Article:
I'm not in favor of abandoning judicial review, I'm in favor of ameliorating it. 

If the Constitution is going to really be the document that governs government and is the real and legitimate law of the land, it's in serious need of reinforcements. It’s time for a 28th Amendment that would impose strict term and age limits on the federal judiciary.

My fix is twofold.  Congress deliberately overturns these rulings by passing a law - which falls under their Constitutional authority - including ordering that such a law cannot be reviewed by the courts, which it has done in the past, (but given the craven nature of members of Congress that seems unlikely) and/or pass a 28th Amendment creating term limits for the federal judiciary.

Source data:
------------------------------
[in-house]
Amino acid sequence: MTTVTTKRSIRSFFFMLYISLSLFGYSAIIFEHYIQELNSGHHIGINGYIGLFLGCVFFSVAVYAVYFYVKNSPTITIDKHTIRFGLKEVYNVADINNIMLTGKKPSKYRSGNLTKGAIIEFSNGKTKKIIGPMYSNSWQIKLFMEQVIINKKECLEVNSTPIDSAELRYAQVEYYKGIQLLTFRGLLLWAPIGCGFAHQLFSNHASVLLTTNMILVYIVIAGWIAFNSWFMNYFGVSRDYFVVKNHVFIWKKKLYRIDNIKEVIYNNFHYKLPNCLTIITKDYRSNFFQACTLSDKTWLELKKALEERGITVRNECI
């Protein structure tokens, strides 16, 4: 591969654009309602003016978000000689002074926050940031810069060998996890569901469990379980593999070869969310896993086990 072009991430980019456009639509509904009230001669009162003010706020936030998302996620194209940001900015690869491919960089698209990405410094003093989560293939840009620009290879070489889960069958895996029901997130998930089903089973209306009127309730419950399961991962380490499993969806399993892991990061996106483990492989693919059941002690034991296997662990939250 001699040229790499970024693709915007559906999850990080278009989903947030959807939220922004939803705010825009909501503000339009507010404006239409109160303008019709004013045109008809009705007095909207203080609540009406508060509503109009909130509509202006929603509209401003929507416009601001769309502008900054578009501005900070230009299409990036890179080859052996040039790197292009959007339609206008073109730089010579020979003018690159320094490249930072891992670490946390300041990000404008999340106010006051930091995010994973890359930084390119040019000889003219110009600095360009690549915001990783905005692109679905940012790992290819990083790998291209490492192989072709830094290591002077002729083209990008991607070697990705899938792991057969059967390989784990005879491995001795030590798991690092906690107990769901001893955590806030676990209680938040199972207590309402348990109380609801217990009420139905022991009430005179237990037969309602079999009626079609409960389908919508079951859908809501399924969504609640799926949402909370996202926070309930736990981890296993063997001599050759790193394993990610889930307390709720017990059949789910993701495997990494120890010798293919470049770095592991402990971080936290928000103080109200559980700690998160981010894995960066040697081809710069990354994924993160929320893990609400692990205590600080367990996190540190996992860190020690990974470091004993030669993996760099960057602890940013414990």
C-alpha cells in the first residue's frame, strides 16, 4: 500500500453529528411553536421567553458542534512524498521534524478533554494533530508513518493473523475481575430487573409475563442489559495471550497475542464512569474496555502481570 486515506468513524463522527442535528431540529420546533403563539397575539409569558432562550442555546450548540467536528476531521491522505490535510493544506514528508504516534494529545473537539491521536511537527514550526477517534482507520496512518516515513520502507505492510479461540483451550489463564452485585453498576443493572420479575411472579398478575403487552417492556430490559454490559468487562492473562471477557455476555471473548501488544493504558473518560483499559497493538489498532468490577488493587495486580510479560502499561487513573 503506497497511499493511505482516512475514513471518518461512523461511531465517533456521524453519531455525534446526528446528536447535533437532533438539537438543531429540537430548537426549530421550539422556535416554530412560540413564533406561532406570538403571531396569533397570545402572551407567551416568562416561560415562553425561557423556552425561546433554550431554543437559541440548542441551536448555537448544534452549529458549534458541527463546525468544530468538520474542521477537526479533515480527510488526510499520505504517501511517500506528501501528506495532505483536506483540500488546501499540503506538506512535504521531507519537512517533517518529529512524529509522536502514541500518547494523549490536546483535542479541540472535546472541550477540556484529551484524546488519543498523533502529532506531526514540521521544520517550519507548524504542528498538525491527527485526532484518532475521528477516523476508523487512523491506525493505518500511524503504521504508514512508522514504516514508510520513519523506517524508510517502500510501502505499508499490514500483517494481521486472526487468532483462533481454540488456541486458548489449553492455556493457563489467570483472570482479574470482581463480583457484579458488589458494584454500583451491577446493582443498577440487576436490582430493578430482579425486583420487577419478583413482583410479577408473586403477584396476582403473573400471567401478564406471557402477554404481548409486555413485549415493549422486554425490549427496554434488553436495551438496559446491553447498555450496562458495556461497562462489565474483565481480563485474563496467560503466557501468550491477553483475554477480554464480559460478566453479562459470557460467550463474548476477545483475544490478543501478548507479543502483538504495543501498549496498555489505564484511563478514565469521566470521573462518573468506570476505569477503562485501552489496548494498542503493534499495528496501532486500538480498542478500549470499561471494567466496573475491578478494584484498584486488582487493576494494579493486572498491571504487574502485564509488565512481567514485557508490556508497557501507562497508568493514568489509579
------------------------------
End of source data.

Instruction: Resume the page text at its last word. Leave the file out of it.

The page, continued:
There are three levels of the federal judiciary- the District level, the Appeals level and the Supreme Court. Each level should have a ten-year limit with a review after five years requiring a majority approval by the Senate. At each level each nominee would have to go through the same process, even if nominated to a higher court before they finish their term in a lower court. If their term runs out and they’re not nominated to a higher court they may be nominated at some point in the future. No jurist can return to a lower court if their term runs its course at a higher level, and no jurist can ever be appointed to a court if their nomination to any court has ever been rejected by the Senate. No jurist may serve after the age of seventy.
 
Now, if we really want to fix the rest of the nation's problems repeal the Sixteenth and Seventeenth amendments and eliminate the FED.  After that every thing else will fall into place.